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[aprssig] PCSAT2's First Day Operations Summary (+1)

Robert Bruninga bruninga at usna.edu
Thu Aug 4 20:41:24 UTC 2005


Postscript.  A note about PCSAT2 was posted
on a popular news group called slashdot and

"In terms of the numbers, there were about 
40,000 extra visits and over a million extra hits
in the last 18 hours..."

We have no data on our own USNA actual PCSAT2
web pages since the entire building was down
as well as our web pages, HVAC and power.
The entire USNA PCSAT2 initial operations and
checkouit was conducted on emergency power 
over 3 days on one 15 amp emergency circuit 
with one lamp, a few flashlights, radios and 7 laptops.

Many thanks to the USNA infrastructure technicians
that made sure we had the power circuit,
telephone and a wireless LAN into one laptop.

Bob Bruninga
USNA Satellite Lab


>>> Robert Bruninga 08/04/05 4:19 PM >>>
PCSAT2 Day 1 Summary:

After Deployment, PCSAT2 minimum operating commands
were established by USNA ground station on a lucky 
2 deg last-pass of the day.  But the short access did not
allow initializing the FTSCE solar cell experiment.  Without
another pass for 14 hours, we spent the next 24 hours
on a continuous telcon with our backup command 
stations making incremental progress in activating
the FTSCE experiment.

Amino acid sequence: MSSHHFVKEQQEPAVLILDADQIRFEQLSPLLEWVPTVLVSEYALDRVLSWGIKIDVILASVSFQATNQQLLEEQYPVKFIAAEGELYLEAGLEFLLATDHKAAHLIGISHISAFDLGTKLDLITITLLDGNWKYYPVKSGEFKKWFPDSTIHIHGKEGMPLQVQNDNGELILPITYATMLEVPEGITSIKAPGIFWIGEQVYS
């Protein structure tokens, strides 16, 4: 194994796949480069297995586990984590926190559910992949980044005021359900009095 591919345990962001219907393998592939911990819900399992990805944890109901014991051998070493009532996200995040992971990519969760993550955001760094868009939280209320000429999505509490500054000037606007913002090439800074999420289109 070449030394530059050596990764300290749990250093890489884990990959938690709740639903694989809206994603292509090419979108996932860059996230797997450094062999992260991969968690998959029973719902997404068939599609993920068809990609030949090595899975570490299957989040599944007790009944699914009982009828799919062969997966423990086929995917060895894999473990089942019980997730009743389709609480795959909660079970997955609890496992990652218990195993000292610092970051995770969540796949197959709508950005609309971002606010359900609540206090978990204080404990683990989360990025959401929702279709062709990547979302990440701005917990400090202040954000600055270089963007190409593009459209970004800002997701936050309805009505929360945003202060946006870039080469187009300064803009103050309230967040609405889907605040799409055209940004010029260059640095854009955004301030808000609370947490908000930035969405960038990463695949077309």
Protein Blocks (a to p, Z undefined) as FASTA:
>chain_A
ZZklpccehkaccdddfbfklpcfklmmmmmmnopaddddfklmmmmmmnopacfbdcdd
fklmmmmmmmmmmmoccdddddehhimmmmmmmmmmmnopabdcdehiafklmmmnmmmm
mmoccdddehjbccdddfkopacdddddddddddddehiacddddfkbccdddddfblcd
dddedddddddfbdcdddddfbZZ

FTSCE was activated  7 hours later by our NZ station
but poor downlinks over 6 more passes yielded little
meaningful FTSCE data.  After 14 hours or so, on USNA's
first pass of the new day,we did get 44 of 54 data lines
and subsequent passes yielded similar results on the
next 6 USNA passes.

By mid-day, the automatic WEB page telemetry was
beginning to work and ALOGGER data collection was
working very well from SOuth Africa and the western
USA.

Battery voltage remained nominal at 14 volts and peak
charge as high as 1.5 amps out of a possible 1.8 amps
were observed even at this 25 or so degree beta
angle.

Once FTSCE data was flowing, we activated and tested
the PSK-31 transponder and voice repeater.  Both
were nominal.  On the 1755z pass the PSK-31
transponder was left on for a whole orbit and the
fail-safe timer properly reduced the duty cycle to
50%.  We successfully turned it off on the last
1930z pass for the day.

Final settings were also made to reduce telemetry 
from 10 sec to 20 sec in order to halve the TX power
used over the next 14 hours of no access.  Also
telemetry was reduced to only the 1200 baud
set and not the 9600 baud courtesy copy.  The
FTSCE beacon was left on.

NASA Glen also was getting good data by the
end of the day and was satisfied with the quantity
to allow analysis.  Overall, no system anomolies
were observed.  All voltages and currents
were nominal.  Temperatures did decay from about
10C initially down to about 4C over the 32 hour
period.

Most stations did observe better signals during the
first half of most passes probably due to ISS attitude
and PCSAT2 blockage.

Also the decision was made at JSC that PCSAT2
would not have to be shut down on every EVA or
arm operations, but only if operations were 
within 14 meters of our antennas.

After more than 36 hours of continuous operation
at USNA operations on PCSAT2 were secured and
efforts shifted to ANDE final integration items that
are due on Friday at NRL.

Many thanks to our volunteers in CA, NZ, AUS,
and the UK who remained on-line with us for more
than 24 hours until initial operations were nominal.
Also thanks to the Telemetry and APRS web-
master volunteers, software authors and amateur
radio volunteer ground stations who made
the global data collection effort possible.

Bob Bruninga
USNA Satellite Lab






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